There is a profound joy in watching a child navigate life powered by what genuinely matters to them – a testament to the innate design that encourages a life of meaning and resonance. Every individual’s journey through life is inherently unique, so it’s a simple fact that education should reflect this diversity. Embracing–and taking part in–the potential of our learners’ passions rather than imposing preconceived notions fosters a more enjoyable and interesting life, even outside of school. Understanding that fostering engagement isn’t a one-size-fits-all endeavour enables the next logical step toward a future where learners actively contribute to the narrative of their education through an inclusive approach; because the time has been taken to figure out what makes them tick, find their fire, and give them the freedom to find themselves.
We recognize the urgency of turning this tide. But steering clear of apathy isn’t just about ensuring academic success for us; it’s because we owe a profound dedication to equipping learners with the tools to be active participants in their own lives. It’s not just about superficially avoiding the consequences of apathy; we’re in service of creating a generation of thinkers, doers, and contributors who will shape a world that hungers for passionate, well-informed minds because those very minds are themselves hungry.
Witnessing children’s natural curiosity in action is a fascinating journey. Their unique areas of interest become gateways to expansive knowledge acquisition. Their explorations remain open-ended, driven by intrinsic curiosity and the joy of learning for its own sake. And so it’s our job to find these unique areas of interest and nurture them. Find what calls to them, instead of forcing them to care–and engage in a battle of wills that breeds bitterness and resentment toward learning as a whole.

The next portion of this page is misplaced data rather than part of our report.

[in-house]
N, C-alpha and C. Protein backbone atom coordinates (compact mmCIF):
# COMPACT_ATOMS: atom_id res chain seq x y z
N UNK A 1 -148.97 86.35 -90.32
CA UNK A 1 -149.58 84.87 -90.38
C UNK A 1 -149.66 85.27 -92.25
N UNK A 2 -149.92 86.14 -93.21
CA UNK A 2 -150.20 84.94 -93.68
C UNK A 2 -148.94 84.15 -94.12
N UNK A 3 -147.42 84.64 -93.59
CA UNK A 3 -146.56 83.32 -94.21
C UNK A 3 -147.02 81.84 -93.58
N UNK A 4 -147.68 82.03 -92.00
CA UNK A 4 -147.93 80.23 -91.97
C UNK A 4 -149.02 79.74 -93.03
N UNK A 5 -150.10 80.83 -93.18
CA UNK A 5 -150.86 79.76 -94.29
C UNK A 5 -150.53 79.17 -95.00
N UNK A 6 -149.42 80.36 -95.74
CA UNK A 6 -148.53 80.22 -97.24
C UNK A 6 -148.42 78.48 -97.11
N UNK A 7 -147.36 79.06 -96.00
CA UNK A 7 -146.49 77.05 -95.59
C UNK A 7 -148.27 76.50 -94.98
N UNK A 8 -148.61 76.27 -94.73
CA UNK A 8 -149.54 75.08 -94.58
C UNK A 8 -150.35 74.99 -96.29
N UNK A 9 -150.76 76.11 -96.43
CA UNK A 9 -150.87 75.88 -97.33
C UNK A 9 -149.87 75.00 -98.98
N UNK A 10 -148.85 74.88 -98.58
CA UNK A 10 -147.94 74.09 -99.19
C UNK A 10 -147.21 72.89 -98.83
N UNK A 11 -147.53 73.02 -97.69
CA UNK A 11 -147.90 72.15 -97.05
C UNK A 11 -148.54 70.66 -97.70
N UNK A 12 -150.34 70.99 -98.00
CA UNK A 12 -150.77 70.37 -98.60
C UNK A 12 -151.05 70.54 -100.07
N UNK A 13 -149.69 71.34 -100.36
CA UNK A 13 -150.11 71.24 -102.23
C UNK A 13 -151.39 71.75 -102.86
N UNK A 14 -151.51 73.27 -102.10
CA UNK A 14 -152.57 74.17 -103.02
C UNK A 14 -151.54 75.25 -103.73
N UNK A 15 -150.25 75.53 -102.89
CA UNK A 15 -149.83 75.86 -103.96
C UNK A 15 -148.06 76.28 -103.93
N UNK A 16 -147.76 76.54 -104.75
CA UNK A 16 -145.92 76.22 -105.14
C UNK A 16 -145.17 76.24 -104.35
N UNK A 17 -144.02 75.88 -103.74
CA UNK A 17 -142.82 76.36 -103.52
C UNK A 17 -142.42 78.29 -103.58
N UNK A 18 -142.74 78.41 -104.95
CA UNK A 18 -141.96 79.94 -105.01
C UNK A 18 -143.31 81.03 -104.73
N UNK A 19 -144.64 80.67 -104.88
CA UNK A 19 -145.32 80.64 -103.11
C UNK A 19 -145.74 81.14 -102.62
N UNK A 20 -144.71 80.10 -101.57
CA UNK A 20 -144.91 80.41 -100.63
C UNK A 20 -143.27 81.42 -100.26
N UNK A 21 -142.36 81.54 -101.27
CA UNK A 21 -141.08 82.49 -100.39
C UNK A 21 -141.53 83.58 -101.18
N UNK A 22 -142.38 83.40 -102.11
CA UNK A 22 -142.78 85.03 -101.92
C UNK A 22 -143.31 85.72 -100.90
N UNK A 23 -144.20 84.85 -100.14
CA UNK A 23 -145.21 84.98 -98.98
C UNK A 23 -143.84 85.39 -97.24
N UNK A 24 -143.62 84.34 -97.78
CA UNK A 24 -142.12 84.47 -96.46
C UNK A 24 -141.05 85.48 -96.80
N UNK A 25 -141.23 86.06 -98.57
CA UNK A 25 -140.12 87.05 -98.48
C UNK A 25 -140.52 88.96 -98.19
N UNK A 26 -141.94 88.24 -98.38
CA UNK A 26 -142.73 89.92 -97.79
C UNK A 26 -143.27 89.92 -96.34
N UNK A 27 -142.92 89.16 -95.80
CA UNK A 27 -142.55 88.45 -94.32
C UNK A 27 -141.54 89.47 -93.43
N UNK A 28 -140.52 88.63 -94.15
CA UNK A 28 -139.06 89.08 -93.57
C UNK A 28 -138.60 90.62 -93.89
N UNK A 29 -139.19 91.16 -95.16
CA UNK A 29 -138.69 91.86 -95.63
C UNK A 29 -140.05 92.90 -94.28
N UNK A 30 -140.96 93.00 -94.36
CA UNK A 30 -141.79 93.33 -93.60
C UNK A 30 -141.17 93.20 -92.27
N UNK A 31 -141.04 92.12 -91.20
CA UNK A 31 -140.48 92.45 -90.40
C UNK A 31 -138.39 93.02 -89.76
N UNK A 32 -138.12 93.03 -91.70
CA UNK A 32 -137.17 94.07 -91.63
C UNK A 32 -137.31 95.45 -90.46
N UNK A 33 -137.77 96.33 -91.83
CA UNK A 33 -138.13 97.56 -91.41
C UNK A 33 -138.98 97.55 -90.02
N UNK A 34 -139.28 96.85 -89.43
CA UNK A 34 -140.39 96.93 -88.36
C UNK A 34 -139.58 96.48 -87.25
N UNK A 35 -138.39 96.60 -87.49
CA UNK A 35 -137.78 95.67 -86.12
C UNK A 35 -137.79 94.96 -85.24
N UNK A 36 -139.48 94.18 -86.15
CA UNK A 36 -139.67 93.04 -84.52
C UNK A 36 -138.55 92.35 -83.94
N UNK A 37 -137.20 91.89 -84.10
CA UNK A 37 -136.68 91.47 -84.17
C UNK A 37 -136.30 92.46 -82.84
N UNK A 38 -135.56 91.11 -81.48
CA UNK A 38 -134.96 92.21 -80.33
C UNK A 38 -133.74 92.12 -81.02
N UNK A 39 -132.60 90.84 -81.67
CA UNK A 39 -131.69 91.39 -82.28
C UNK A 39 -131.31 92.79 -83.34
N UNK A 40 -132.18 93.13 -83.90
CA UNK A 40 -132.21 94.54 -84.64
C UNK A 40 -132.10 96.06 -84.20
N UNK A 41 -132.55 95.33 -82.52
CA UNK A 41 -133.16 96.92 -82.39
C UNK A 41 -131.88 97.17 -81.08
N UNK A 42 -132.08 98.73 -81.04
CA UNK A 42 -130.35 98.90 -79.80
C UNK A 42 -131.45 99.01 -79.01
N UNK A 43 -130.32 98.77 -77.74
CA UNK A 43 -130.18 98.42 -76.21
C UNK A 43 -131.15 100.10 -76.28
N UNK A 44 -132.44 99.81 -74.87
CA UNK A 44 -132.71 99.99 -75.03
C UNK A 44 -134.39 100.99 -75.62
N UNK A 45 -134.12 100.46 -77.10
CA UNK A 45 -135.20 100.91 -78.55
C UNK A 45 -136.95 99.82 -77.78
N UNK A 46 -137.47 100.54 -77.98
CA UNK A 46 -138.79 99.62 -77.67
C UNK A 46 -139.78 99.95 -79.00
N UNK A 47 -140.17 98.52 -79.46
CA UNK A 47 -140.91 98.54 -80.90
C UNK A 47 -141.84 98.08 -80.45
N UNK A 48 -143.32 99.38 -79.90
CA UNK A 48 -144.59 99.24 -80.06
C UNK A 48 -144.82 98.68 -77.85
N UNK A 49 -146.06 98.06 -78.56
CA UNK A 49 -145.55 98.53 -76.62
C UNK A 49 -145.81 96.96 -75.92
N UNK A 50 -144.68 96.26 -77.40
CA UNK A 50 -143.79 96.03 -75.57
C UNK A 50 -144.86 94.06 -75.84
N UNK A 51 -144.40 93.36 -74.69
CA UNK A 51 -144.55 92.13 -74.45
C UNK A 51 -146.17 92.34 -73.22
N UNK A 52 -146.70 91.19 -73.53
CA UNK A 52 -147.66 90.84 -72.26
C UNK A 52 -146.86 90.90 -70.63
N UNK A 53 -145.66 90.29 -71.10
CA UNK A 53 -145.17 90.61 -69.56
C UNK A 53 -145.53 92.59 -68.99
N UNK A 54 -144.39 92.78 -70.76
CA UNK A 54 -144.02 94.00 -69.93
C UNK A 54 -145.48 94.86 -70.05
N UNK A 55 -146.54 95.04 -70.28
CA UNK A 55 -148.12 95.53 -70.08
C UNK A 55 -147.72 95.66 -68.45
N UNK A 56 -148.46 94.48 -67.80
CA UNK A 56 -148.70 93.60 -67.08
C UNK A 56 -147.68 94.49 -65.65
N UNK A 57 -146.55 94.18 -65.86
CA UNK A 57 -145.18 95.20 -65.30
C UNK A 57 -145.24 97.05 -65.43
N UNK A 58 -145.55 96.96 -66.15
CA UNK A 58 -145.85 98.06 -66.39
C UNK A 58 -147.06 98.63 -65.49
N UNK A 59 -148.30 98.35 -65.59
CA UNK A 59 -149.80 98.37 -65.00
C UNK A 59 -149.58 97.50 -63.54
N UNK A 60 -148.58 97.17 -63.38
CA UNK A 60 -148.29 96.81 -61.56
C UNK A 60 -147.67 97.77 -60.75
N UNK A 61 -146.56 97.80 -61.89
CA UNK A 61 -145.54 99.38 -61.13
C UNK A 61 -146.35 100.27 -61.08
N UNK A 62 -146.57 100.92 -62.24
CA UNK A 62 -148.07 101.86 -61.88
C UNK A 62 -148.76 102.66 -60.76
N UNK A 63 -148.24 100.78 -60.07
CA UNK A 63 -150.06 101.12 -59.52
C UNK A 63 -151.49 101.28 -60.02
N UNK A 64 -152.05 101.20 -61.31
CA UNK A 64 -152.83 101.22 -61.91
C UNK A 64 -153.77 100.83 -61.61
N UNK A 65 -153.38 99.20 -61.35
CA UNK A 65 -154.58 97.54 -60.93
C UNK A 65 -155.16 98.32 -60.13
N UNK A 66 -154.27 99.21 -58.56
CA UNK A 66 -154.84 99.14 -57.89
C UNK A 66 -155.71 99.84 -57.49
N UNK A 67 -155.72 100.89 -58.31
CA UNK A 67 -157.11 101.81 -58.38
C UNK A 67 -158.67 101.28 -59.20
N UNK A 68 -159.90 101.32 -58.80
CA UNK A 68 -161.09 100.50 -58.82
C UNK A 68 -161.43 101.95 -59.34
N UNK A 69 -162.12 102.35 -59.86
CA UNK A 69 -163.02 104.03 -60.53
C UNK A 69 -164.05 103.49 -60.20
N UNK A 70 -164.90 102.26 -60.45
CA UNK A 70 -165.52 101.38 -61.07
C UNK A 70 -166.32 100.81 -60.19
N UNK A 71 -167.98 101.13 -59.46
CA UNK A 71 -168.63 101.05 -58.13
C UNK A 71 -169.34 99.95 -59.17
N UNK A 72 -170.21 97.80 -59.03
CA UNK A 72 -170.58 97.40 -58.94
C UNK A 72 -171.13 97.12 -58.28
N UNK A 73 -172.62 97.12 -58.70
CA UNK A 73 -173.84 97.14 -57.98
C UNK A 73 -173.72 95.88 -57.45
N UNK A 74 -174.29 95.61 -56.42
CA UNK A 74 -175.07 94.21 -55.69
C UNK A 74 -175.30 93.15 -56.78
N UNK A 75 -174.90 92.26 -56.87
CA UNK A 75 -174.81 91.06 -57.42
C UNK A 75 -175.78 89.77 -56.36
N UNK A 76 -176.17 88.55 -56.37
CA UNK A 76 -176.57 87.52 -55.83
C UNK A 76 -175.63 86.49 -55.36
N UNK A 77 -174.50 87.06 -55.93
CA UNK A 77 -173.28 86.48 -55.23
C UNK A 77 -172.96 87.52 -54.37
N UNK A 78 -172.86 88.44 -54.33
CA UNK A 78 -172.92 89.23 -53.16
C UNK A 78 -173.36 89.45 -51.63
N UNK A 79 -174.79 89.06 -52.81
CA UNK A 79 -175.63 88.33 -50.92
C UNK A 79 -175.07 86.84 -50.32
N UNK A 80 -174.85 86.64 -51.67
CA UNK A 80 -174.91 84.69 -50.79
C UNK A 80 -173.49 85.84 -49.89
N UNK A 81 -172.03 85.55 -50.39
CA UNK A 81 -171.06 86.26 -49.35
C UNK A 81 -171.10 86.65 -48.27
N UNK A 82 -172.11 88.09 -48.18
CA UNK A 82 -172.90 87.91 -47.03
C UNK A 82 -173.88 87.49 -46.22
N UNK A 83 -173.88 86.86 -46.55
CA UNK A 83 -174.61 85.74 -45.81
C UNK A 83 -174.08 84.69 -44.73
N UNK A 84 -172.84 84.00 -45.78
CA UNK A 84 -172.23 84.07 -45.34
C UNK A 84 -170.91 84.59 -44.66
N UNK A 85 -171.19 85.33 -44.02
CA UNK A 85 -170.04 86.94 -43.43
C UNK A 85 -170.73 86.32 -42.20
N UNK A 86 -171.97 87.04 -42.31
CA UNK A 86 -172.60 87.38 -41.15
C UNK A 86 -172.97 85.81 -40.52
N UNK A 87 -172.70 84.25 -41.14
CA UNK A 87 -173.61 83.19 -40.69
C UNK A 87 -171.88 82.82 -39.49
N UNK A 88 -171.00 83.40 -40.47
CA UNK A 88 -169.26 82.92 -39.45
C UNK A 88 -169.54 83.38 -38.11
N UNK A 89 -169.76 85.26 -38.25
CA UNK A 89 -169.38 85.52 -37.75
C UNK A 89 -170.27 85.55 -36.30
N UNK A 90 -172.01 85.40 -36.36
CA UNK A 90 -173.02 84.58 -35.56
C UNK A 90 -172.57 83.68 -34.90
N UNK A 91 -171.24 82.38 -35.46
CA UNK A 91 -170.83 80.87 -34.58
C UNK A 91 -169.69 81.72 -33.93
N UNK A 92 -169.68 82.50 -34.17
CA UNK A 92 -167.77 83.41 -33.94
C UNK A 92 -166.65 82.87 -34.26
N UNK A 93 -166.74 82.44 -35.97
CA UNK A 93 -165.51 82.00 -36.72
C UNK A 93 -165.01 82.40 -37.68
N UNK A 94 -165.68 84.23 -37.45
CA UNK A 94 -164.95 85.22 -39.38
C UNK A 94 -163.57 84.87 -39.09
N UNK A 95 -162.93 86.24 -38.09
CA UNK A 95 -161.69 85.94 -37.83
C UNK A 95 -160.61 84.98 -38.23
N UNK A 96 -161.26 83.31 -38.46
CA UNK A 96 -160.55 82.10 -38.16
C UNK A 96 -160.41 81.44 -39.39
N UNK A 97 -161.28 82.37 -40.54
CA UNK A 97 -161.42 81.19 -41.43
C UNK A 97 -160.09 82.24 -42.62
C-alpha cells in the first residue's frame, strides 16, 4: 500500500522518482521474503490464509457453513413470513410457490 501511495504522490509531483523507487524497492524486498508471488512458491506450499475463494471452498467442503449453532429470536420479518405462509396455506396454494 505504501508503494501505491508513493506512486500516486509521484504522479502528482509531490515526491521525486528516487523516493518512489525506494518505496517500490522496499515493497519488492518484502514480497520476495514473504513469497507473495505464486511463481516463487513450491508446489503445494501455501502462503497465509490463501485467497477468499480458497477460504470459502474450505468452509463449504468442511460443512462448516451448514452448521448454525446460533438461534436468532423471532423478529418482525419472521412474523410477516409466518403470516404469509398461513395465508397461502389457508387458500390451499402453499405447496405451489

Apathy isn’t just a disservice to individual learners; it’s a dissonance that resonates across communities and society. We are in a world grappling with multifaceted challenges. As such, passive learners risk becoming casualties of the knowledge era. The modern landscape demands more than just the passive absorption of facts.
Apathetic learners won’t just be missing out on academic opportunities; they’re robbed of the chance to become active, informed citizens shaping the future. Where curiosity is dulled, the spark of inquiry is extinguished. With it, the ability to ask questions, think critically, examine flaws, bring fresh outlooks.
Learning can be what we make it. It can be the engaging, exciting journey that it is, with the right amount of understanding and time put into making it a worthwhile endeavour for each respective learner; just as our commitment to inclusive education pushes back against the stagnation that apathy breeds, because we cultivate learners who aren’t just academically proficient (not that this is anything but a byproduct of a passion to learn) but passionately curious about the world they inhabit.
For a system that serves our learners and their wide-eyed wonder at their environment, instead of contorting those learners to serve it. This natural curiosity snuffed out of most learners and students too soon is a strength ripe for the world today; we need to be willing to recognise it, and above all protect and nurture it deeply. The learning journey rightfully belongs to them, after all.
Why it’s hard to learn about things we don’t care about. (2023c, November 7). A Place On A Hill. https://aplaceonahill.com/2023/11/07/why-its-hard-to-learn-about-things-we-dont-care-about/?fbclid=IwAR0Dd10Wx7XGPUK8UO6P9pl8gnFdATLCEqxttGJBsNrLm7omEWnw2cfn740